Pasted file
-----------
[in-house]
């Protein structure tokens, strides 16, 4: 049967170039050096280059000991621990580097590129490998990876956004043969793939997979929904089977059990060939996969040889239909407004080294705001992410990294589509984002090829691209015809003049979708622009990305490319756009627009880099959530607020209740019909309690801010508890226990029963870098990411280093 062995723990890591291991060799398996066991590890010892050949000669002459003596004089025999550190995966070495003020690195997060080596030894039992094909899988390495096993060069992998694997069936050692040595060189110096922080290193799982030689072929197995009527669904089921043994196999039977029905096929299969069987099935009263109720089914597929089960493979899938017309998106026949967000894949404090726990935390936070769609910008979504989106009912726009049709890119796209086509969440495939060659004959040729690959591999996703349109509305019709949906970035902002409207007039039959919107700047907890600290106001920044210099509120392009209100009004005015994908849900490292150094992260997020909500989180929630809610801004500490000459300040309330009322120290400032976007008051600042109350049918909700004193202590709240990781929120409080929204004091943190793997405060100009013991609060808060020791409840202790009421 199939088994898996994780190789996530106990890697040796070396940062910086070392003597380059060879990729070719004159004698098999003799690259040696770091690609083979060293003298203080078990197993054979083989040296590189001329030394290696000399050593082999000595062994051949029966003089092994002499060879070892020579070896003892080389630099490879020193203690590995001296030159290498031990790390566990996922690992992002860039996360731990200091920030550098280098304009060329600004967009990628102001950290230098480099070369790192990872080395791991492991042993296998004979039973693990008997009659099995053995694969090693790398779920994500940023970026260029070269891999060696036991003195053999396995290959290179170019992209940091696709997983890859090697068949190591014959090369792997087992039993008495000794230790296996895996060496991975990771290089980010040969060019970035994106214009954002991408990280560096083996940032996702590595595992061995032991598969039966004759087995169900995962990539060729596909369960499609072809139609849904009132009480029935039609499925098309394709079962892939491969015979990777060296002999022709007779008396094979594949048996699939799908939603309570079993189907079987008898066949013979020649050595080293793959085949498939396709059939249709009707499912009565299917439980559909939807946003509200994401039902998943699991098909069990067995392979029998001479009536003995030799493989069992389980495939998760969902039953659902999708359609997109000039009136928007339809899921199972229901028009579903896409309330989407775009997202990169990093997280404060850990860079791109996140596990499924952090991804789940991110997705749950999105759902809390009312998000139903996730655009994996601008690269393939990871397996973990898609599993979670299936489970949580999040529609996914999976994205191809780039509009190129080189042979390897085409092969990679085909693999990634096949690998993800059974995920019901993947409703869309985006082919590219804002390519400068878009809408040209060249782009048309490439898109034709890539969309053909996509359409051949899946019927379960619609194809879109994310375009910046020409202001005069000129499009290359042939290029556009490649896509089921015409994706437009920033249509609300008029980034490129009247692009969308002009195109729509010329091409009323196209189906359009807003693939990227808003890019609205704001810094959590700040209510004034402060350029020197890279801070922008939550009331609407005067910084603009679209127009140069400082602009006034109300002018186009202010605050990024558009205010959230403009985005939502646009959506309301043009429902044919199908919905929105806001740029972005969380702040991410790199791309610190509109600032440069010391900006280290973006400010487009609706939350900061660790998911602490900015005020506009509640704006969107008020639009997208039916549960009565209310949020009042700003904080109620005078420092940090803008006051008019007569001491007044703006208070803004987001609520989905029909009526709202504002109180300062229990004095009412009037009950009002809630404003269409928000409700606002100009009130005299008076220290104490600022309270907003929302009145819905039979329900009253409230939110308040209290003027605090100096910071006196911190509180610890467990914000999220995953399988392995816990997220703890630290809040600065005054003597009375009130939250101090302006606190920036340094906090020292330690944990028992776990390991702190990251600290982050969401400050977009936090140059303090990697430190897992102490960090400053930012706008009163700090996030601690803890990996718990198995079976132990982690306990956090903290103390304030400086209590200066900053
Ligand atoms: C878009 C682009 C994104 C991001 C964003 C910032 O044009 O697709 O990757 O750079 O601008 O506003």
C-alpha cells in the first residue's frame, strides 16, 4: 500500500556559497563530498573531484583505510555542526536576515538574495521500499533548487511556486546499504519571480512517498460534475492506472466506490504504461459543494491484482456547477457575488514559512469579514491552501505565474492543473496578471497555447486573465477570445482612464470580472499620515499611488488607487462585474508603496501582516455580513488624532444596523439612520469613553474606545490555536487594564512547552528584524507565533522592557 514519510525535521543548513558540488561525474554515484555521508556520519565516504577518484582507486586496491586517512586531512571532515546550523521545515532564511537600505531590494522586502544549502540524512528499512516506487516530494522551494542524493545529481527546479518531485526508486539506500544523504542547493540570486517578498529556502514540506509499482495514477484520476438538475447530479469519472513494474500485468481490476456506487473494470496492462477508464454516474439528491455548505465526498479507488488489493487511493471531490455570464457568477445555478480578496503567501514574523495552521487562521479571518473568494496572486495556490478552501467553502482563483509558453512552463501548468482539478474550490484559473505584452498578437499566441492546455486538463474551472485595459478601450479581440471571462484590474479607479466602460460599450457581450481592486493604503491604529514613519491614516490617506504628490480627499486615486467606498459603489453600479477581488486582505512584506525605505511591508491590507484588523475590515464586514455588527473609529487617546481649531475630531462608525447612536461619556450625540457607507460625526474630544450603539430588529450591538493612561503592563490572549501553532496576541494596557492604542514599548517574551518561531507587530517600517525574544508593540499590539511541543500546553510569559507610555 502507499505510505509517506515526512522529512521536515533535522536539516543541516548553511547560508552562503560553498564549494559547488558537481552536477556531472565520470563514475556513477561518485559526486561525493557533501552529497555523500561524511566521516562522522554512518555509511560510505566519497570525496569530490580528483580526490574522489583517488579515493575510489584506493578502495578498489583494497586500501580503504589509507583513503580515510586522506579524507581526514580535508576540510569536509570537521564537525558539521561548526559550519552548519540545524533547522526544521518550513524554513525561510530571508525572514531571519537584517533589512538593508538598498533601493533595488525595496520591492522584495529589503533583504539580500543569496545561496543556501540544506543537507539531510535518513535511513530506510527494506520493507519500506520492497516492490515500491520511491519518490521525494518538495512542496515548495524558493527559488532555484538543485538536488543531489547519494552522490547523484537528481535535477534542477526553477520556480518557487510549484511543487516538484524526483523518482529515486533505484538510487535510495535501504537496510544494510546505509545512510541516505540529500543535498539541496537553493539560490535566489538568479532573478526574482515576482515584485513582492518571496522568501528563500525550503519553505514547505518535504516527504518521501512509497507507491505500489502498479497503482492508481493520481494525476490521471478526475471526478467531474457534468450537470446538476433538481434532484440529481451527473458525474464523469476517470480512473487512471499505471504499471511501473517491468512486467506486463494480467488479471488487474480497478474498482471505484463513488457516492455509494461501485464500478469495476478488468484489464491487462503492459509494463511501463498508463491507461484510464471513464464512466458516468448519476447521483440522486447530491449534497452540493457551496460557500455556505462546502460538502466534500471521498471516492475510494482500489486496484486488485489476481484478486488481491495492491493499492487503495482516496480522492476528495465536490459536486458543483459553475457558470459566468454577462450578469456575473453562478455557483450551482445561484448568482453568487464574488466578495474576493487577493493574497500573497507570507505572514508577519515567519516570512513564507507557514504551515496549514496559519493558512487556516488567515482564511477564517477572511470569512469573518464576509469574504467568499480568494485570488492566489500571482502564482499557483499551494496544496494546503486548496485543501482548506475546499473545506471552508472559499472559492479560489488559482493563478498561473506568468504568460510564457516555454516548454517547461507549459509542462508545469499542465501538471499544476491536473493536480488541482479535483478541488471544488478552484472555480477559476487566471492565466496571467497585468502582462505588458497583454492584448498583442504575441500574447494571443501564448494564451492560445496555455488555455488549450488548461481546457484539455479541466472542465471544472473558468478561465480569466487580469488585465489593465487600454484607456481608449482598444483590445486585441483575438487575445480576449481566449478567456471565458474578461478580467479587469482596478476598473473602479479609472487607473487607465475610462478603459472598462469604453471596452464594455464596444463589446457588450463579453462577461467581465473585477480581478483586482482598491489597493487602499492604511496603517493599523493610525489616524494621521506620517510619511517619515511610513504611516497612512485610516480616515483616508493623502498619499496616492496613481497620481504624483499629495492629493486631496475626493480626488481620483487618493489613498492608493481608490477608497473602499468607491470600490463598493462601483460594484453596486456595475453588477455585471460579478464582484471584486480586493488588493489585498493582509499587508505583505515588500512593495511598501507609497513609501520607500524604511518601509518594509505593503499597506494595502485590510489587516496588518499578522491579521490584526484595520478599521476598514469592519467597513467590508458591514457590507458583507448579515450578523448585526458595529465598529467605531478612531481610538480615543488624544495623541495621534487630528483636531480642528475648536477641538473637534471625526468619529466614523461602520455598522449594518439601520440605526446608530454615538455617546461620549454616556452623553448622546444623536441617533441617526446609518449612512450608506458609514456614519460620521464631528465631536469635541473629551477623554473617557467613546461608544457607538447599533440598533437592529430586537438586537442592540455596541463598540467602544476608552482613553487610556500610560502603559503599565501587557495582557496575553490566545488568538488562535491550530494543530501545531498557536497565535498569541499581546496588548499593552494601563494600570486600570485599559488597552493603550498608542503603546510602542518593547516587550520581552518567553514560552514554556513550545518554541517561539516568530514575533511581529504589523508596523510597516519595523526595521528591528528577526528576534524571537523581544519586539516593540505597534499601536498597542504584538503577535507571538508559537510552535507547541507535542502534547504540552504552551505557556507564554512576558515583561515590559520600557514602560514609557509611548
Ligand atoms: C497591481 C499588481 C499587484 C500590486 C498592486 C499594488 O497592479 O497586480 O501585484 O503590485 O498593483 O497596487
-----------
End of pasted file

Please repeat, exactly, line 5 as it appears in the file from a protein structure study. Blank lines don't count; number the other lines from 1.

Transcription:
Ligand atoms: C497591481 C499588481 C499587484 C500590486 C498592486 C499594488 O497592479 O497586480 O501585484 O503590485 O498593483 O497596487